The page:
In a chaotic timeline of events, Northern Ireland’s health department missed its original April deadline for providing regulations that offer solid access to abortion care. The coronavirus crisis, the ensuing lockdown and widespread pressure on health services were blamed for the delay. But with heel-dragging and wilful ignorance becoming synonymous with Northern Ireland’s leading parties, campaigners and clinicians criticised anti-choice sentiment for slowing down the implementation of abortion services. DUP and UUP assembly members had still been resisting change.
Amid COVID-19 pandemic, a landmark week for abortion care access in Northern Ireland
April 11, 2020
Belfast — After a chaotic week that saw outcry from pro-choice campaigners and abortion providers on both sides of the Irish Sea, Northern Ireland moved to ensure abortion services will be available during the pandemic. In a statement issued to the media on Thursday, April 9, the region’s Department of Health said medical professionals were now permitted to “terminate pregnancies lawfully.” The statement also claimed that the rollout of abortion services, which were meant to have been legally available beginning March 31, had been impacted by the pandemic and “the urgent need to focus resources on preparing the health and social care system for the surge in cases.”
The government’s decision comes after a tumultuous two weeks in which abortion services were supposed to be operational yet remained inaccessible through Northern Ireland’s health service.
NI health trusts 'stopped from carrying out early abortions'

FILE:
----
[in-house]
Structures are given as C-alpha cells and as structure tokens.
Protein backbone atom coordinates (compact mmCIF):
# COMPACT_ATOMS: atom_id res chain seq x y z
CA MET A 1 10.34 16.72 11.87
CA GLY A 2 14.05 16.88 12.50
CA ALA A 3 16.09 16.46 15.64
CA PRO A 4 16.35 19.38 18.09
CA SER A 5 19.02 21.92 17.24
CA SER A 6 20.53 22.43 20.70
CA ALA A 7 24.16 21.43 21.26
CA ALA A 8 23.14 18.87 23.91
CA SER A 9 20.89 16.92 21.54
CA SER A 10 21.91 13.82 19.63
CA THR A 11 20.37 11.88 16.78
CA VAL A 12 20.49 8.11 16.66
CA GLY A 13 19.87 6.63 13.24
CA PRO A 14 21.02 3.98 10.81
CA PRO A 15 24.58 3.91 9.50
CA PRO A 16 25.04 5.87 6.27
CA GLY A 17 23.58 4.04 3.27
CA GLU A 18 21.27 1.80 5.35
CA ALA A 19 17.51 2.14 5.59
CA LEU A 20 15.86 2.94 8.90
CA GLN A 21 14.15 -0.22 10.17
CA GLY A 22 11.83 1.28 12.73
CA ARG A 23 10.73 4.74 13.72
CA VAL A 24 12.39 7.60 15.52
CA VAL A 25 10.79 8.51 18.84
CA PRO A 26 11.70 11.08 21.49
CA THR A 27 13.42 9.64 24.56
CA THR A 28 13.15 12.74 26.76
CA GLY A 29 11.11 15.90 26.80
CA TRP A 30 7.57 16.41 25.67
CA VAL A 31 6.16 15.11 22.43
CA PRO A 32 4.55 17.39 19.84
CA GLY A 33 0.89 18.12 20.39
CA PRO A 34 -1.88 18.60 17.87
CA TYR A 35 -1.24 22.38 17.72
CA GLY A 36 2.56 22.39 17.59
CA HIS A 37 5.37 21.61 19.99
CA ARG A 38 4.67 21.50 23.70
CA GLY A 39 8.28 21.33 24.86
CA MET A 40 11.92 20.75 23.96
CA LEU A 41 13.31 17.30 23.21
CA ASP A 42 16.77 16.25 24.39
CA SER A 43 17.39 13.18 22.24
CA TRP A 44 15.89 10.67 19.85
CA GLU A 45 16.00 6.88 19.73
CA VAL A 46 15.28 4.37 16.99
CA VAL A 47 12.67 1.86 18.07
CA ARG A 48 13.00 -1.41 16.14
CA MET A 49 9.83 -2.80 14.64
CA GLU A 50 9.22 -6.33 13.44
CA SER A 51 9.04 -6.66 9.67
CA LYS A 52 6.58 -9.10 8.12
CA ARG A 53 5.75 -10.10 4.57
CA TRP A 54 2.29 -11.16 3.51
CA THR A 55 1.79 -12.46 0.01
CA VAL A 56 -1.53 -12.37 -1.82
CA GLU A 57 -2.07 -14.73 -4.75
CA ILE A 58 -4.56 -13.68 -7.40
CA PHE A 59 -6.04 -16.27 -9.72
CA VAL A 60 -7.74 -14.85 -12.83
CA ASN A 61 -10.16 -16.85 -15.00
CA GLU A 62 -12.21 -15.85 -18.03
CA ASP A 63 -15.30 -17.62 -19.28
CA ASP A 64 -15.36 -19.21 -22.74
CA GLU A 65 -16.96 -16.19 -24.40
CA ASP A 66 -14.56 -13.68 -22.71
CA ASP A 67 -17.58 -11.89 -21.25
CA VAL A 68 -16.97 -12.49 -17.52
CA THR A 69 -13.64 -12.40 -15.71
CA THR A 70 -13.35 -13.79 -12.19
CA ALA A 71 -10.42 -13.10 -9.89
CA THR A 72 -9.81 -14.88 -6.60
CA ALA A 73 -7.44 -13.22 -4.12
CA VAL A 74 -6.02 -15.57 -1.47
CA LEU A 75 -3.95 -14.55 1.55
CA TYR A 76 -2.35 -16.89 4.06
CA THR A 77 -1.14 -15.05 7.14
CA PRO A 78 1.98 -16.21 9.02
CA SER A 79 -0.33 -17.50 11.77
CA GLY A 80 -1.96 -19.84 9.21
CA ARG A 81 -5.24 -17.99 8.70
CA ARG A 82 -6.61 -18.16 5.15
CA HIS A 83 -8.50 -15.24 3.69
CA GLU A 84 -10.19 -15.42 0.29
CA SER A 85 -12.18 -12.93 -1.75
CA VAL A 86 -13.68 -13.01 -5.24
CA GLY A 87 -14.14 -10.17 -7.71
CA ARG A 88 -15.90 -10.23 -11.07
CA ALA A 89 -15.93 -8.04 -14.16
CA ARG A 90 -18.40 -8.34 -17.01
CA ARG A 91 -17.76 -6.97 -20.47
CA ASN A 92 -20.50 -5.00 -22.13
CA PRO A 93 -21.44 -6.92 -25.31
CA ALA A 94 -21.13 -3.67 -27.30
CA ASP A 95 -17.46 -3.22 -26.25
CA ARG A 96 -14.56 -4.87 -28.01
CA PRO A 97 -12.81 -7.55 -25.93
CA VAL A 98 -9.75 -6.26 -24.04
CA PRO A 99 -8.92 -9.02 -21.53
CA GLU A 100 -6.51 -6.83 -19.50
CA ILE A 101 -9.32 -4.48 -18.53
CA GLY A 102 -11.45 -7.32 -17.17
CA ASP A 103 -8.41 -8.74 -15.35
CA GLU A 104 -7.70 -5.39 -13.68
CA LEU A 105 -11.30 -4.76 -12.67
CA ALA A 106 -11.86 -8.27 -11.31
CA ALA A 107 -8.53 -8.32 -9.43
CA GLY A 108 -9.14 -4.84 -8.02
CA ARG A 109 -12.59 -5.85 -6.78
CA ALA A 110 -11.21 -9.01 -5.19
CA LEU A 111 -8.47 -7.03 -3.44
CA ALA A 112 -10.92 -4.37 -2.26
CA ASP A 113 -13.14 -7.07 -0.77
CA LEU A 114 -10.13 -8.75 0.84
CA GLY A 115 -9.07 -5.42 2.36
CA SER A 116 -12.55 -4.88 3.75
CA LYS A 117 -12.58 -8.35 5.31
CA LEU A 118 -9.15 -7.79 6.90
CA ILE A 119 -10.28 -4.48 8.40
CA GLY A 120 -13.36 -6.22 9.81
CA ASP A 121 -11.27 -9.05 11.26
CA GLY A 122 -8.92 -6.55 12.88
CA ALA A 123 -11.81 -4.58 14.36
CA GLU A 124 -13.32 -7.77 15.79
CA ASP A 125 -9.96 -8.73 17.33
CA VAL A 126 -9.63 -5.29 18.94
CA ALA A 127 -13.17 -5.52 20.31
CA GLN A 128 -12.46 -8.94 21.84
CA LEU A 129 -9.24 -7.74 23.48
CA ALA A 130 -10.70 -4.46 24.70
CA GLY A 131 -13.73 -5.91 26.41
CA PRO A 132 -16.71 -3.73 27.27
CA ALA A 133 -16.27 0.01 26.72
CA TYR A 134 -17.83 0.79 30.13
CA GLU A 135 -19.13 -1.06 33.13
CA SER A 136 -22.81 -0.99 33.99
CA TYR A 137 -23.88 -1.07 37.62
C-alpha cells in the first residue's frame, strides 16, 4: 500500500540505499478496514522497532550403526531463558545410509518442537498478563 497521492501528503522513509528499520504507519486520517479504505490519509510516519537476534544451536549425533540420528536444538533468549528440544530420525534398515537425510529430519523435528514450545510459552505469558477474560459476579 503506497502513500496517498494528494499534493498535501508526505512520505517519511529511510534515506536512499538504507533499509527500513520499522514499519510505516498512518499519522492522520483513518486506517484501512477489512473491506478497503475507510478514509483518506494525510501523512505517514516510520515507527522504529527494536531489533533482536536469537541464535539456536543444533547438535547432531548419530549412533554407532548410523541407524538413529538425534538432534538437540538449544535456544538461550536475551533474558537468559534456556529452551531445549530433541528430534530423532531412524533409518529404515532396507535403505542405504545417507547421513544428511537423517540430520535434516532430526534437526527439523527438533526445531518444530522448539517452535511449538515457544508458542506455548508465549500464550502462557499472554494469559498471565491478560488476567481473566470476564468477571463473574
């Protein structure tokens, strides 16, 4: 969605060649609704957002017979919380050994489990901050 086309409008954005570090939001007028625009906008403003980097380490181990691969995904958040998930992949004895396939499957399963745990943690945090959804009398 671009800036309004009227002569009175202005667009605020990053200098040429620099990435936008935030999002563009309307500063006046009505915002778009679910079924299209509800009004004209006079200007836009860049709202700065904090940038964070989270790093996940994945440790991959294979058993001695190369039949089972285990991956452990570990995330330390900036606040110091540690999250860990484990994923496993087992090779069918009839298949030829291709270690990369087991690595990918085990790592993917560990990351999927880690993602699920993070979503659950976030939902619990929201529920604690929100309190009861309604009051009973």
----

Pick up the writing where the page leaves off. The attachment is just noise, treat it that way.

By Jayne McCormack, BBC News NI Political Reporter
9 April 2020
Some NI health trusts have been stopped from carrying out early abortion services, BBC News NI understands.
Last month, NI's abortion laws changed to permit terminations up to 12 weeks.
The Belfast and Northern Trusts agreed their own temporary plans until full services were in place, but were told not to move ahead, the BBC understands
British provider to post abortion pills to ensure Northern Irish women have access during pandemic
It said that under Northern Irish law it was only legally permitted to provide abortion for the purpose of preventing grave, permanent injury to the woman's physical or mental health
Amanda Ferguson, Reuters
April 9, 2020
BELFAST — Britain’s leading provider of abortions said it will offer abortion pills to women in Northern Ireland by post to avoid them having to travel to England by ferry now that the coronavirus pandemic has closed air traffic.
Although abortion was decriminalized in Northern Ireland last year, it remains unavailable in the British region after the local health ministry missed an April 1 deadline to begin providing terminations.
Northern Irish women told to sail to England for abortions despite pandemic
Amanda Ferguson, Reuters
April 7, 2020
BELFAST — Northern Irish women seeking an abortion have been told they must take an 8-hour ferry to England despite the lockdown, as the regional government resists pressure to offer abortions locally and the coronavirus pandemic stops flights.
Abortion was decriminalized in Northern Ireland last year after the British parliament bypassed opposition from socially conservative Christian politicians in Belfast to bring the region into line with the rest of the United Kingdom, where abortion has been legal for decades.